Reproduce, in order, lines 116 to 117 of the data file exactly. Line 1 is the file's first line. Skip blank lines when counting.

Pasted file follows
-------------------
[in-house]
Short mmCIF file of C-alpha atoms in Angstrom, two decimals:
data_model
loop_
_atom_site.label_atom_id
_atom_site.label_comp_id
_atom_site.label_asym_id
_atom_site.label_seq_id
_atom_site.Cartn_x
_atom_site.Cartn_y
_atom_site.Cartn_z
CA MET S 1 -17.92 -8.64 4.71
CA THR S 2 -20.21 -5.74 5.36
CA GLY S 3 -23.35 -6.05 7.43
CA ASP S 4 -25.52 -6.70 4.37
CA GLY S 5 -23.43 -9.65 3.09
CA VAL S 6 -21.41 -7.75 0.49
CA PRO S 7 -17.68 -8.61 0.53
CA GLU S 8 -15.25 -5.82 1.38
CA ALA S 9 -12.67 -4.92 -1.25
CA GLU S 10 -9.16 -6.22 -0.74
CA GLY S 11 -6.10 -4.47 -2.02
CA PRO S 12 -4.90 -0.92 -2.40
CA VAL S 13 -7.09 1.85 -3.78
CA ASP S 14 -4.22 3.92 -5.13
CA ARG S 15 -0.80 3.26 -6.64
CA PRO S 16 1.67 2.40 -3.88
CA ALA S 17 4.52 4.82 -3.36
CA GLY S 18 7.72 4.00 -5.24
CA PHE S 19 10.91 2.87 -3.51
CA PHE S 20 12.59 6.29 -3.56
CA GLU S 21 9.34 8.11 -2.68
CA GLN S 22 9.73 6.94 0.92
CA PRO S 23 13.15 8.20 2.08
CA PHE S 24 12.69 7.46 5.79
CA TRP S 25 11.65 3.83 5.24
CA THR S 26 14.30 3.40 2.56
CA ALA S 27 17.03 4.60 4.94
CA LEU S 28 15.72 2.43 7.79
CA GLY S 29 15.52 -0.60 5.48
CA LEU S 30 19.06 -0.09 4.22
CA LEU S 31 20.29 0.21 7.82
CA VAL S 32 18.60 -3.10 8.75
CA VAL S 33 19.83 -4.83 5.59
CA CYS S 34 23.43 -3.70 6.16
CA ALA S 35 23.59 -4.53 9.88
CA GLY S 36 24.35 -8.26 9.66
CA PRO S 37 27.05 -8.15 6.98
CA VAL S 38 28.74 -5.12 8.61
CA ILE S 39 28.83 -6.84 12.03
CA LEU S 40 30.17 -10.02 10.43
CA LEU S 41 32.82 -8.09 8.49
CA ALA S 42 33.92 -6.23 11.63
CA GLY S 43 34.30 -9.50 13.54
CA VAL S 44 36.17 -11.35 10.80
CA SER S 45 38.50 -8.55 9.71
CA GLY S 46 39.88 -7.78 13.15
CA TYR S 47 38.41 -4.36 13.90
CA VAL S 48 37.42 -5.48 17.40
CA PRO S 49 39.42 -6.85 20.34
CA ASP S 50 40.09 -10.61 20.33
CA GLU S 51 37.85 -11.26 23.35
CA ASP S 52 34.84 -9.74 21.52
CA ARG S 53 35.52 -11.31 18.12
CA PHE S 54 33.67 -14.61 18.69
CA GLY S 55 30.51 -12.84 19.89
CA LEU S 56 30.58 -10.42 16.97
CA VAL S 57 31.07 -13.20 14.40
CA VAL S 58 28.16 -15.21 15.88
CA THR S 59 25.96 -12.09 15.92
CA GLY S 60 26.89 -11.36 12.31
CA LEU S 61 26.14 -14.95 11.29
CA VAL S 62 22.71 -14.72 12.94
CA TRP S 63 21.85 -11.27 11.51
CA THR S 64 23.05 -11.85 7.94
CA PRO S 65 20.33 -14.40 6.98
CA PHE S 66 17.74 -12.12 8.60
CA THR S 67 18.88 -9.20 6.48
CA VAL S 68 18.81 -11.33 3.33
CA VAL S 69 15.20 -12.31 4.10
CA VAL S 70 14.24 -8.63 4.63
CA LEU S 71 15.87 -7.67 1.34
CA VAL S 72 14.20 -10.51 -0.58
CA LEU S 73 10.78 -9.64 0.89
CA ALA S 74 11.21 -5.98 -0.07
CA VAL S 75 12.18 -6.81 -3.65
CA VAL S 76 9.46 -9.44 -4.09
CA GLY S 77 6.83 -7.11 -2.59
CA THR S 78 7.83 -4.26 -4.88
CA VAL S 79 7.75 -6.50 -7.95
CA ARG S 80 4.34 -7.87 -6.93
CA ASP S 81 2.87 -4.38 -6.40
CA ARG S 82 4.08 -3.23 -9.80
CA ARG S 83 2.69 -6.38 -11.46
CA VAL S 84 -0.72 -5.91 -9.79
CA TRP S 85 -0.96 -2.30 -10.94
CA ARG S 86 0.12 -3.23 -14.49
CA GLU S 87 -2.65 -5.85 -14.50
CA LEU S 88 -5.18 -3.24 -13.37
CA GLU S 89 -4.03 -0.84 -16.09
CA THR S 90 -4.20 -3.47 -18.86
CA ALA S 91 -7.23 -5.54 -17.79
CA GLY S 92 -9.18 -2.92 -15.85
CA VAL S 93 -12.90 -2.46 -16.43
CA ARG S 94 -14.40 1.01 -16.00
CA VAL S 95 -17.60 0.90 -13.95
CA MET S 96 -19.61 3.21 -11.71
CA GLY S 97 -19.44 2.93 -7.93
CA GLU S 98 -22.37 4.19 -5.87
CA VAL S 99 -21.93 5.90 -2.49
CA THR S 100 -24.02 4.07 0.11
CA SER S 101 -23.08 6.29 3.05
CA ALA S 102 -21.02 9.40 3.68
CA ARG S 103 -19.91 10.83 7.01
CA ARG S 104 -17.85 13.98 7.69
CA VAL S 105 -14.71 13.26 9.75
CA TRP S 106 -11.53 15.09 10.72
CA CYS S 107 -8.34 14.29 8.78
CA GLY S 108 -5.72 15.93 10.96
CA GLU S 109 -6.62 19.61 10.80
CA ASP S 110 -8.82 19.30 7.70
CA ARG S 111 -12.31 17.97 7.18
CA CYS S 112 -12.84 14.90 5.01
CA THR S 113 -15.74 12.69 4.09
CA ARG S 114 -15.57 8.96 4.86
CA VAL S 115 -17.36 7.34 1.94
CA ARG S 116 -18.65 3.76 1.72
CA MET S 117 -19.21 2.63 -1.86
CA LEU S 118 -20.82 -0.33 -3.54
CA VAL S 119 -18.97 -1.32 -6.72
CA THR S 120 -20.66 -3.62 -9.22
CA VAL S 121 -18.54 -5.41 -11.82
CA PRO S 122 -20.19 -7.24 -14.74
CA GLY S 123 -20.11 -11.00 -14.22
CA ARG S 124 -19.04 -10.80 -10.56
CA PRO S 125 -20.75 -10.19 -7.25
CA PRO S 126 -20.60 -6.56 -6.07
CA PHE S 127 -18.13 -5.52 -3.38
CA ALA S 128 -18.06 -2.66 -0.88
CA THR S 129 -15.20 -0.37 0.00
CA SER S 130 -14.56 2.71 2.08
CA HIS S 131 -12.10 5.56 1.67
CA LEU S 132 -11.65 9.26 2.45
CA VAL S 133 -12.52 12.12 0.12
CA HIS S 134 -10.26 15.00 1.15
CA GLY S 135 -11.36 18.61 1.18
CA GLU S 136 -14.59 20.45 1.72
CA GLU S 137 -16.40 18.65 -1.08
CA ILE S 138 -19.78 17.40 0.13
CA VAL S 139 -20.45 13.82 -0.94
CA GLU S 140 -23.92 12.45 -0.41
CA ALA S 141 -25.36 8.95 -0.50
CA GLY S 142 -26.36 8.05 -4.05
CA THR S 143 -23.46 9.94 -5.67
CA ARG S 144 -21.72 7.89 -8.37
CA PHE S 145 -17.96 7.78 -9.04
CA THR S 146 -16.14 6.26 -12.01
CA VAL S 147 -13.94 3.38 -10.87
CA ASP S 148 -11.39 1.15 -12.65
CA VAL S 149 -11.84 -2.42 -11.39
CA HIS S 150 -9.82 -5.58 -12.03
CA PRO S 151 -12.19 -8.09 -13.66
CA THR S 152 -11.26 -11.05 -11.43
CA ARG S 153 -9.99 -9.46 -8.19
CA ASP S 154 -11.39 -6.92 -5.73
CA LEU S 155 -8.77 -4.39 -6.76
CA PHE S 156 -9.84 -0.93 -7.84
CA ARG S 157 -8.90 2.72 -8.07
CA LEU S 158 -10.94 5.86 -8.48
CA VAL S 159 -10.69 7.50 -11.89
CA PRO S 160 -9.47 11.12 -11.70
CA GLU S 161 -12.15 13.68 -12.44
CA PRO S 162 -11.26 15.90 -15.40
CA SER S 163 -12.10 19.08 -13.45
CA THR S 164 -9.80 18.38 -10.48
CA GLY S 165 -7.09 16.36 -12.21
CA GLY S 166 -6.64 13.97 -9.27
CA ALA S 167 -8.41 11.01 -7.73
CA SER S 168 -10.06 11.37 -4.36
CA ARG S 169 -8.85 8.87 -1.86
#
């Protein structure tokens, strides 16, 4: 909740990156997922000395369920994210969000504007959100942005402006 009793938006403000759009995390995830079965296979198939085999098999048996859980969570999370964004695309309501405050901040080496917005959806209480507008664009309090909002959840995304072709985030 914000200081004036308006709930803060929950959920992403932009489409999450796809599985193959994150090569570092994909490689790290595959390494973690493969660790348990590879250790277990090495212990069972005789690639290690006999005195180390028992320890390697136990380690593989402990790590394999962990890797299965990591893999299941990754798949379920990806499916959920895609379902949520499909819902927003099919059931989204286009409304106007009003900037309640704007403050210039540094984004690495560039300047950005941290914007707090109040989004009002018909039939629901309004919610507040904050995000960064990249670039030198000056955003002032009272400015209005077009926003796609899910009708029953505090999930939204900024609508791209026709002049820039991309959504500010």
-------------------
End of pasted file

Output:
CA VAL S 105 -14.71 13.26 9.75
CA TRP S 106 -11.53 15.09 10.72